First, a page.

COLLEGE PARK, Md. – Maryland head coach DJ Durkin has announced on Tuesday that Chuck Heater and Bryan Stinespring have joined the Terrapin football coaching staff. Heater will serve as the safeties coach and Stinespring will take over as offensive line coach.
Heater, who has spent the past five seasons as Marshall’s defensive coordinator and secondary coach, brings over four decades of college football coaching experience to the Terps. He’s coached three National Championship teams (Notre Dame, 1988; Florida, 2006 and ’08) and has been part of 30 bowl games with a 24-6 record. The programs he’s coached have a combined record of 344-164-4 (.676) and he’s been part of 14 10-win seasons.
Durkin and Heater worked together at Florida during the 2010 season in which the Gators defeated Penn State in the Outback Bowl. Heater served as the co-defensive coordinator/defensive backs coach for a defense that ranked ninth nationally in total defense and 12th against the pass. While on staff with Durkin, Heater helped mentor a pair of Gator defensive backs, Ahmad Black and Janoris Jenkins, who garnered All-America honors.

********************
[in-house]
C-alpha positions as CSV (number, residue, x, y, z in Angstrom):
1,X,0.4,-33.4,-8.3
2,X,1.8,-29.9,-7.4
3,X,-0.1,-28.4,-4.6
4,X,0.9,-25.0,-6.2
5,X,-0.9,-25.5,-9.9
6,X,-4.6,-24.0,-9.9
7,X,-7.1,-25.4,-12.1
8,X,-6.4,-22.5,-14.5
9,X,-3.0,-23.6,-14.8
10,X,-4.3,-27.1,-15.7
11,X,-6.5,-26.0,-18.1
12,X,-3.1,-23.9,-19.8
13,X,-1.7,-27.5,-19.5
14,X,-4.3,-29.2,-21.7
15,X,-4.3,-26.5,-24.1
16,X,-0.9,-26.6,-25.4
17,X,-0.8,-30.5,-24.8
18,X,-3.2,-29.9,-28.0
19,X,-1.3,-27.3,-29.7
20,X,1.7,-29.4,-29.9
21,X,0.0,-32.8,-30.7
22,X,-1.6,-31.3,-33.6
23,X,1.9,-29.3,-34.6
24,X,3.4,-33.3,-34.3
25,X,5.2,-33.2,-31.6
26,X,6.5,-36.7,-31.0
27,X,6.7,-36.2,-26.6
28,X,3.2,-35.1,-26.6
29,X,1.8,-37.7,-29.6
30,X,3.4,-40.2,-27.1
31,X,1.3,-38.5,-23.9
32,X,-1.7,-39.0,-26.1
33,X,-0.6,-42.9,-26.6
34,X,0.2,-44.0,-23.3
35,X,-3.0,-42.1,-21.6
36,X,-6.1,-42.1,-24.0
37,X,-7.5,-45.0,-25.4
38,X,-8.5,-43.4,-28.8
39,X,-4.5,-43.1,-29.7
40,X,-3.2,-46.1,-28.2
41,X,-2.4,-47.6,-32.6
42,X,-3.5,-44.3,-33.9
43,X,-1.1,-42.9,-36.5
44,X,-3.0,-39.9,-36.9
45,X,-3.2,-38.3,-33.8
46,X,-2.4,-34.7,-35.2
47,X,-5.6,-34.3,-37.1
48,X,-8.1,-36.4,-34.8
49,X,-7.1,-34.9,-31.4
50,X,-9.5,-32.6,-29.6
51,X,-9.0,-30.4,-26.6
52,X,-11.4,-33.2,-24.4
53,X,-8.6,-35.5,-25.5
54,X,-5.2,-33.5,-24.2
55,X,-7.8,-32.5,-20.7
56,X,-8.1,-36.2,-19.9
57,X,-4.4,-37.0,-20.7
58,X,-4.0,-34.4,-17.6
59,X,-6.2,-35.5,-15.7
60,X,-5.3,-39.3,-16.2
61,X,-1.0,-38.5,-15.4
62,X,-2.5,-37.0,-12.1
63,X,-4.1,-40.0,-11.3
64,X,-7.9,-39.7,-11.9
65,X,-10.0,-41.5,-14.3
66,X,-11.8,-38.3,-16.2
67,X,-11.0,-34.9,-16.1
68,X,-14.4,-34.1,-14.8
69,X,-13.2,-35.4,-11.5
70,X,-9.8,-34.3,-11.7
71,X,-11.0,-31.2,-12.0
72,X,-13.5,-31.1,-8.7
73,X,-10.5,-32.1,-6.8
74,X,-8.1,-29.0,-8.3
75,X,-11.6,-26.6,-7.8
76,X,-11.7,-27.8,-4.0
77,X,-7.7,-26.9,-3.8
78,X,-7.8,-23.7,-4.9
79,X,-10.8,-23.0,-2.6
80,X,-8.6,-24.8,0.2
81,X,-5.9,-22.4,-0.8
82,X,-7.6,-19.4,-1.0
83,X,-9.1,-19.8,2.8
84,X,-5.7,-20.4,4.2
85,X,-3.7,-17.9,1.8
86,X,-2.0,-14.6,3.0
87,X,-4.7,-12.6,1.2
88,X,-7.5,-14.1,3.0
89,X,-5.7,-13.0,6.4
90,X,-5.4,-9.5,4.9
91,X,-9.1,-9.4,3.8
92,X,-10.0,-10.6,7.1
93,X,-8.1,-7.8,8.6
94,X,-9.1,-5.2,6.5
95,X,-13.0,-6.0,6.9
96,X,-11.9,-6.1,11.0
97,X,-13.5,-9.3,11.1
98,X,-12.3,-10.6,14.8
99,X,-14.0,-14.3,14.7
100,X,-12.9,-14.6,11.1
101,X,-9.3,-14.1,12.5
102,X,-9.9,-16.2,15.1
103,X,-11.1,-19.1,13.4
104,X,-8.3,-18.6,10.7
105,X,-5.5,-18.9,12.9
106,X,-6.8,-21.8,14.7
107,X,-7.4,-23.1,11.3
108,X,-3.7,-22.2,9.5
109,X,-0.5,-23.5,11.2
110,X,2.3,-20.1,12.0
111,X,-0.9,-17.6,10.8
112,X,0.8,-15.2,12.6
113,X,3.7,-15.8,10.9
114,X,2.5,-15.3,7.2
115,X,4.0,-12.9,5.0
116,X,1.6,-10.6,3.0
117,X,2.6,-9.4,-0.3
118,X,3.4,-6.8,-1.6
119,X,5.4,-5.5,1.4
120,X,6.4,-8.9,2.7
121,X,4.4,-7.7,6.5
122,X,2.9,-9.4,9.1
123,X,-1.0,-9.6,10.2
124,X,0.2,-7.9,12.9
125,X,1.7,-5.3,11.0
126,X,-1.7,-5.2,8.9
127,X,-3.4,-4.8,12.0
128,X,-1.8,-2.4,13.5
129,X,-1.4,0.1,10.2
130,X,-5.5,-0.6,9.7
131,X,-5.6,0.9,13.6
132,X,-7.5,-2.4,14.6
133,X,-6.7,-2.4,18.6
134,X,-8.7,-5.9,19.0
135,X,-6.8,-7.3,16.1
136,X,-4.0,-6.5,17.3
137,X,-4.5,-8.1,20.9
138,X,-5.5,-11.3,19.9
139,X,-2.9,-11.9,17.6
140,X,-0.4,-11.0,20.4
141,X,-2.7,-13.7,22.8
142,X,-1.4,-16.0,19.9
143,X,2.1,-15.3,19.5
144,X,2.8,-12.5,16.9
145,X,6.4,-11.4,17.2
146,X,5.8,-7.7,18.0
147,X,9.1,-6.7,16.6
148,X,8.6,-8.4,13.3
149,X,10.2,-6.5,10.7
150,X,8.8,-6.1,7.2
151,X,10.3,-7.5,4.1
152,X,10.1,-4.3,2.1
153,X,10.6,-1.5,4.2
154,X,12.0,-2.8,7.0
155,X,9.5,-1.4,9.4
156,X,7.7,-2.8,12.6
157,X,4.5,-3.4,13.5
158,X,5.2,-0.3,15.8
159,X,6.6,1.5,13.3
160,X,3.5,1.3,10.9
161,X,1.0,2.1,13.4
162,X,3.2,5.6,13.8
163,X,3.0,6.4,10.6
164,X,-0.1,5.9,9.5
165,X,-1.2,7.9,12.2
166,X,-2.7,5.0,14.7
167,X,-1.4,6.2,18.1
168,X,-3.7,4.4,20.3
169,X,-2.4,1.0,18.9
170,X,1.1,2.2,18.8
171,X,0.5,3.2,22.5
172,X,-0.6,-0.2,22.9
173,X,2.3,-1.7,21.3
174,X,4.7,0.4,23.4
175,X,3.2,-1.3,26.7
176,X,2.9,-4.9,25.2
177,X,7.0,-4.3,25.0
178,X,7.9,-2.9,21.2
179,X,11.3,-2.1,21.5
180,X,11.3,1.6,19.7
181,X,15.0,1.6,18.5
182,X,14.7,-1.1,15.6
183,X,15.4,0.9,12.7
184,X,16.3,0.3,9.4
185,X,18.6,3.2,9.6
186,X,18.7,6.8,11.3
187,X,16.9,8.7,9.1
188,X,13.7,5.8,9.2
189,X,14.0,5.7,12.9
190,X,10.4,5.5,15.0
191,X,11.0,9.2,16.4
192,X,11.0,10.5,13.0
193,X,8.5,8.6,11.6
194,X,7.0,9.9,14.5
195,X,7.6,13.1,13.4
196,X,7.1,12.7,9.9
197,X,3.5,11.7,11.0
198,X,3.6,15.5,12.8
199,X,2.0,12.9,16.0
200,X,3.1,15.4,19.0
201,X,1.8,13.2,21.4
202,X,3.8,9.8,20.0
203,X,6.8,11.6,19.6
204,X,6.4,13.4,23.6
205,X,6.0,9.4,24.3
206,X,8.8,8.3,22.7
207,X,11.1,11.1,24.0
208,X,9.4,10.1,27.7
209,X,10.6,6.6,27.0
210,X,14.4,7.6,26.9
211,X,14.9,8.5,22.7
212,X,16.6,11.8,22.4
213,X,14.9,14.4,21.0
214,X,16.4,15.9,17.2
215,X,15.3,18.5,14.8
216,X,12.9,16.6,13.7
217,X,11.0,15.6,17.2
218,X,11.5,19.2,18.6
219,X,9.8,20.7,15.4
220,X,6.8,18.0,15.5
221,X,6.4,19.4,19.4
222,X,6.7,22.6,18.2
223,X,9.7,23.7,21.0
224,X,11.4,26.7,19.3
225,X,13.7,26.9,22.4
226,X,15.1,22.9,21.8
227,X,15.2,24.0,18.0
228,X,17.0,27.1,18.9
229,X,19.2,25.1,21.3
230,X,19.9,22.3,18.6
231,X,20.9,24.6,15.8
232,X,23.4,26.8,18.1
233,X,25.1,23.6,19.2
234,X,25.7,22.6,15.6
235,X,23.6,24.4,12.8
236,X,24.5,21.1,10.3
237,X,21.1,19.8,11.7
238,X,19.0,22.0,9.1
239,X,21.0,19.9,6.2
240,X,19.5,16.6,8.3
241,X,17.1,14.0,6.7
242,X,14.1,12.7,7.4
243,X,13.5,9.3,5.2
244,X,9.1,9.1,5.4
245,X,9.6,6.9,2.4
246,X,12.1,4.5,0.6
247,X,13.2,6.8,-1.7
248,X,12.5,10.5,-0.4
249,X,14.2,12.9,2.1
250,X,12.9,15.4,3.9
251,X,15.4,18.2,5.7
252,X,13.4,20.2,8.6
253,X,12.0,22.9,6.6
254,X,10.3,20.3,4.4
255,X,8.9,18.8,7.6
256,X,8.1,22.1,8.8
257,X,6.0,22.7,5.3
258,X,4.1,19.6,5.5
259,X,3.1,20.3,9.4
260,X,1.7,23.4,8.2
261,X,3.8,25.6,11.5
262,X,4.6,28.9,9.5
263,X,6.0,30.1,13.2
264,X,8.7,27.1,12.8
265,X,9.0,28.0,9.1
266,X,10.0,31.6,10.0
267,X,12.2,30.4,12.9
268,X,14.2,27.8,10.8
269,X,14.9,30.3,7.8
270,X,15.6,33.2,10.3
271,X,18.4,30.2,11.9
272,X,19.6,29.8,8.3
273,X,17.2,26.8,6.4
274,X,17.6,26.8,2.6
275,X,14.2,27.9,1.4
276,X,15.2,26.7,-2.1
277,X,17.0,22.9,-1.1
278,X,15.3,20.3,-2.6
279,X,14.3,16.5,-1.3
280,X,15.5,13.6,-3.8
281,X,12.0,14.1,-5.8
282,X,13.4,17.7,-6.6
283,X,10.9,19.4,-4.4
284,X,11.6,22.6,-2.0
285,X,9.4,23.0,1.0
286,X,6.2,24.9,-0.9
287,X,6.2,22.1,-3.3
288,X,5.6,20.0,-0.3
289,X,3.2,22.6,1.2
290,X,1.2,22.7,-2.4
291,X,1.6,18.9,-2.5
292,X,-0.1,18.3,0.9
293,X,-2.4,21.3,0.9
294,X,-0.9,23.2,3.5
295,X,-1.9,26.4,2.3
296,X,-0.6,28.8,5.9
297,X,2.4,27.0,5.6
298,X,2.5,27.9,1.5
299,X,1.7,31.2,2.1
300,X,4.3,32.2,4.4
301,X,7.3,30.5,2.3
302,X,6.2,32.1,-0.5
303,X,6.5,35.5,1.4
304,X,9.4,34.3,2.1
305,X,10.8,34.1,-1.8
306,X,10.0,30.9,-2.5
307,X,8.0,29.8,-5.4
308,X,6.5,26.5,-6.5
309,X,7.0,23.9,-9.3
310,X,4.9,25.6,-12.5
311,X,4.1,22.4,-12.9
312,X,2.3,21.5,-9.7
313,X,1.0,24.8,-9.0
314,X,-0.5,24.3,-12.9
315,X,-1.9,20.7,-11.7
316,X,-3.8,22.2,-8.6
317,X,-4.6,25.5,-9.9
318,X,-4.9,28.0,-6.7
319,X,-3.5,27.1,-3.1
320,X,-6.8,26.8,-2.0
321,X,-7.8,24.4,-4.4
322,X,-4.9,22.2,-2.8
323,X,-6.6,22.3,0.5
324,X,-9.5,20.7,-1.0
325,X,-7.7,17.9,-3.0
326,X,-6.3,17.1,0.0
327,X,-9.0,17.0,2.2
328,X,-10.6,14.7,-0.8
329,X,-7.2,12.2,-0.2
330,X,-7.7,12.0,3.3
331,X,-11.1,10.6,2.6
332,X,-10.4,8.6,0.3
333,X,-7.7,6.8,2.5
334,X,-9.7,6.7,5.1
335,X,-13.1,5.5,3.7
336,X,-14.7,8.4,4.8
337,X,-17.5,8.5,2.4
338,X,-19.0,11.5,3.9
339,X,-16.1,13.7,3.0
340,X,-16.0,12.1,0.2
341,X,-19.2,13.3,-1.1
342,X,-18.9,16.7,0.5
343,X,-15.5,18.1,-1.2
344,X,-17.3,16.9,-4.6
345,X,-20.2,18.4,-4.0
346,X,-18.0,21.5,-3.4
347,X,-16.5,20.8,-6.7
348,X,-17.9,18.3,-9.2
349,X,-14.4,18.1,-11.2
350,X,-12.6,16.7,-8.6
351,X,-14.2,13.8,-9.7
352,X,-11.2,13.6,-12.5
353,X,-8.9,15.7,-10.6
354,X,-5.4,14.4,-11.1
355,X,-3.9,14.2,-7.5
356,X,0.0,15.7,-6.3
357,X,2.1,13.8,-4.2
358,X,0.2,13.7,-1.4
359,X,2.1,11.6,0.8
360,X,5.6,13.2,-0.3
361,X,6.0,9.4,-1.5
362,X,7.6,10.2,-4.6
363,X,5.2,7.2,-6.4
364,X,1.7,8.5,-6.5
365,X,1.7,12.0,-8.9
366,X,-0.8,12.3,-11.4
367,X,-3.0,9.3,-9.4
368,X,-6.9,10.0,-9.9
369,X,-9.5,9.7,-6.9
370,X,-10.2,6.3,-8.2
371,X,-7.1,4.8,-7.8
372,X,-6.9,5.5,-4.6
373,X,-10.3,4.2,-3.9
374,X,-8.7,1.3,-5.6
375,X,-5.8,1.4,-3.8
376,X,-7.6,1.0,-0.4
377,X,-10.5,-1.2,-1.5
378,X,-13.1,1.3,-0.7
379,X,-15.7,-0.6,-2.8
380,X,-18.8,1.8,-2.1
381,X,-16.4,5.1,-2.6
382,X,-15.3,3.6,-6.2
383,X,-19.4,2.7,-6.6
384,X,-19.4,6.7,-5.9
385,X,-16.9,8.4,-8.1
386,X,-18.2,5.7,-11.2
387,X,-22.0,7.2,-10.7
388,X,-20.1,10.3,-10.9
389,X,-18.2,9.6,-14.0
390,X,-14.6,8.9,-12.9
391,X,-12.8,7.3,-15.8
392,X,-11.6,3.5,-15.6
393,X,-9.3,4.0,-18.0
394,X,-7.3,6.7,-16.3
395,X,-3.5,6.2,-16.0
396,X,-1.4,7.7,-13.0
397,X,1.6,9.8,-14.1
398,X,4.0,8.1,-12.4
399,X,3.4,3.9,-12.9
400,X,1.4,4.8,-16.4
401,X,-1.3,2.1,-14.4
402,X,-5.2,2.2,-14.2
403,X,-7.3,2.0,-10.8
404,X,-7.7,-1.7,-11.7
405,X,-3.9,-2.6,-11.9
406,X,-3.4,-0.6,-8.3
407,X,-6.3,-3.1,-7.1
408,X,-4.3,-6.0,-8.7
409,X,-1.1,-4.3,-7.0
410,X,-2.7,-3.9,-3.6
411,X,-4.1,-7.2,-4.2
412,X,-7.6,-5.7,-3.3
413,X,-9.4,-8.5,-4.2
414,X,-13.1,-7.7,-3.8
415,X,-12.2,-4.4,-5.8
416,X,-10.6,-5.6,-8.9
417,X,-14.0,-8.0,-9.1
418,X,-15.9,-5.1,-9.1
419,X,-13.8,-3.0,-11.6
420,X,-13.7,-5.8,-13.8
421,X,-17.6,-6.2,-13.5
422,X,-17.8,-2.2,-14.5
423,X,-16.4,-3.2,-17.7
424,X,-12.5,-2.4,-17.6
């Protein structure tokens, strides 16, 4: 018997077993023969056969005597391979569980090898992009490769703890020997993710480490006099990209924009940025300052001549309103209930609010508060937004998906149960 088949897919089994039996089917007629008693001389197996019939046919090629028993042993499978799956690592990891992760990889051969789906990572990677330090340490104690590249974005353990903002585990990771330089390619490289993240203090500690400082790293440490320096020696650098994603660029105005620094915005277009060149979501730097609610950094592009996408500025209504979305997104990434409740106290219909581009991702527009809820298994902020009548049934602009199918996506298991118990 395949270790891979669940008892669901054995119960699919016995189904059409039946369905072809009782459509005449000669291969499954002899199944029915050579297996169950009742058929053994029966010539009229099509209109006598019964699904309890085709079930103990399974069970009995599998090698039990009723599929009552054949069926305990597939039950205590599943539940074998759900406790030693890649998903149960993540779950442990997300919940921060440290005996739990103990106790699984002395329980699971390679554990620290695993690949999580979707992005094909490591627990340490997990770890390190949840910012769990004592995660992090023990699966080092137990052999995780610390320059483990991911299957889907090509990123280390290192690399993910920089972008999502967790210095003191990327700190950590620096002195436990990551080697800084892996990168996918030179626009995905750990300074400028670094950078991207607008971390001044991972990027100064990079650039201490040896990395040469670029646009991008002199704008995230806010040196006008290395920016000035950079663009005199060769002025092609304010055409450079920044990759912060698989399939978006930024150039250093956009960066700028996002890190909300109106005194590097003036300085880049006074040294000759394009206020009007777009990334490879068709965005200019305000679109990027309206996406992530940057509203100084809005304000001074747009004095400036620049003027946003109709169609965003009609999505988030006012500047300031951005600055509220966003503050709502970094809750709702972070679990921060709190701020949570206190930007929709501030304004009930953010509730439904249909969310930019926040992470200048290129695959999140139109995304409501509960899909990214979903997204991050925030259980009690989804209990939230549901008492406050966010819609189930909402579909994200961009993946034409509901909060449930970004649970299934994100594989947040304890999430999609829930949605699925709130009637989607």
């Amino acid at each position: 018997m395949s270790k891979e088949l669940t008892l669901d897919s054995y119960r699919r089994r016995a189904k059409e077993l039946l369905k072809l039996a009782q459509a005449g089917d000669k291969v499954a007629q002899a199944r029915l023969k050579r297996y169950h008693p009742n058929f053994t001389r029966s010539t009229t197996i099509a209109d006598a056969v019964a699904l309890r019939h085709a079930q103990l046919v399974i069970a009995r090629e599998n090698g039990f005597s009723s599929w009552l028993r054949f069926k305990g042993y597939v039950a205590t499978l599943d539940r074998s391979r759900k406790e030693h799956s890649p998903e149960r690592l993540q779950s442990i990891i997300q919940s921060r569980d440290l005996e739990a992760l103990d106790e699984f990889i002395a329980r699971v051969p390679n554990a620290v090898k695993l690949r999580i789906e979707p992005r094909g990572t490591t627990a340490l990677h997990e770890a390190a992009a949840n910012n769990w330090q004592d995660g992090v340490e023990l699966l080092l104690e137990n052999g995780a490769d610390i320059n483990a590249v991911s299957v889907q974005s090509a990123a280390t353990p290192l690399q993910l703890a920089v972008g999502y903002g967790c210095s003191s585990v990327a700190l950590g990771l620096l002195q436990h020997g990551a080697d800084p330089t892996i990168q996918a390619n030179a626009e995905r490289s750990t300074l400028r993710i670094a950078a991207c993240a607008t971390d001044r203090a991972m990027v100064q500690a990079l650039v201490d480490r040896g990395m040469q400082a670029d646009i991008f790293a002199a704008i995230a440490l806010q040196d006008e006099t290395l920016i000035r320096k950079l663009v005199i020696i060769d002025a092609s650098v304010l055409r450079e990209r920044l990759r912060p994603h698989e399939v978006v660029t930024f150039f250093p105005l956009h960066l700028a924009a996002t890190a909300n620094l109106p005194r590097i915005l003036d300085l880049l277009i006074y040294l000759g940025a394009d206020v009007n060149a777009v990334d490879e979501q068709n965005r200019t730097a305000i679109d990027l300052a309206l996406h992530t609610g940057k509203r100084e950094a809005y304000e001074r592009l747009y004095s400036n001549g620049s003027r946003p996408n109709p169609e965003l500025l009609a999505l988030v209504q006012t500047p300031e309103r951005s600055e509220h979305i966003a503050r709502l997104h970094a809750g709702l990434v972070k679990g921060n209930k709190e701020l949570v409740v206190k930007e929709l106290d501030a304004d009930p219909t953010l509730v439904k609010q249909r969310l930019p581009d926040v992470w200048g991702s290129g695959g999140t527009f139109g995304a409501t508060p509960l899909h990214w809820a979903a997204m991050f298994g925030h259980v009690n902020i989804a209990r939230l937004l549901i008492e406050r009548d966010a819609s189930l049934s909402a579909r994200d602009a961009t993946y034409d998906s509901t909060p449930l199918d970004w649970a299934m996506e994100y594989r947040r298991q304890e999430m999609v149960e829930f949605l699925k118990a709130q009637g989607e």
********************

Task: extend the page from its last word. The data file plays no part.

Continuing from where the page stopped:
“Chuck’s record speaks for itself,” said Durkin. “I’ve had the opportunity to work with him first hand and have seen the direct impact he’s made in developing players. Throughout his career, Chuck has played an instrumental role in leading defenses that have performed at extremely high levels.
“Chuck will coach safeties and work closely with Aazaar (Abdul-Rahim), who has done an outstanding job and will coach our cornerbacks,” Durkin continued. “Aazaar’s a great communicator, teacher and leader. I’m excited that these two tremendous coaches will be working together to lead our secondary.”
Stinespring also brings a wealth of experience, having coached in three national championship games (Virginia Tech, 1999; James Madison 2016-17). After spending 26 years on Frank Beamer’s coaching staff at Virginia Tech, Stinespring has spent the past two seasons at James Madison, coaching tight ends in 2016 and serving as the offensive line coach and run game coordinator in 2017. The Dukes went 28-2 in his two seasons at the school, winning the National Title in 2016 and reaching the FCS Championship game this past season.
“We’re excited to add Bryan to our staff as he brings a great deal of experience and a strong familiarity with the DMV area,” said Durkin. “Bryan is extremely well thought of and his tenures at Virginia Tech and James Madison included 25 consecutive winning seasons. With his past success in developing offensive linemen, I’m thrilled that he’ll be leading our unit. He’s a tremendous asset to our program and we’re excited to welcome him to Maryland.”
In addition, Durkin announced that linebackers coach Matt Barnes has added the duties of Special Teams Coordinator. Barnes, who has coached the Terps’ linebackers unit the last two seasons, helped guide Jermaine Carter, Jr. to consecutive Honorable Mention All-Big Ten accolades. In addition to working with the defense, Barnes served as a special teams graduate assistant under Durkin at the University of Florida.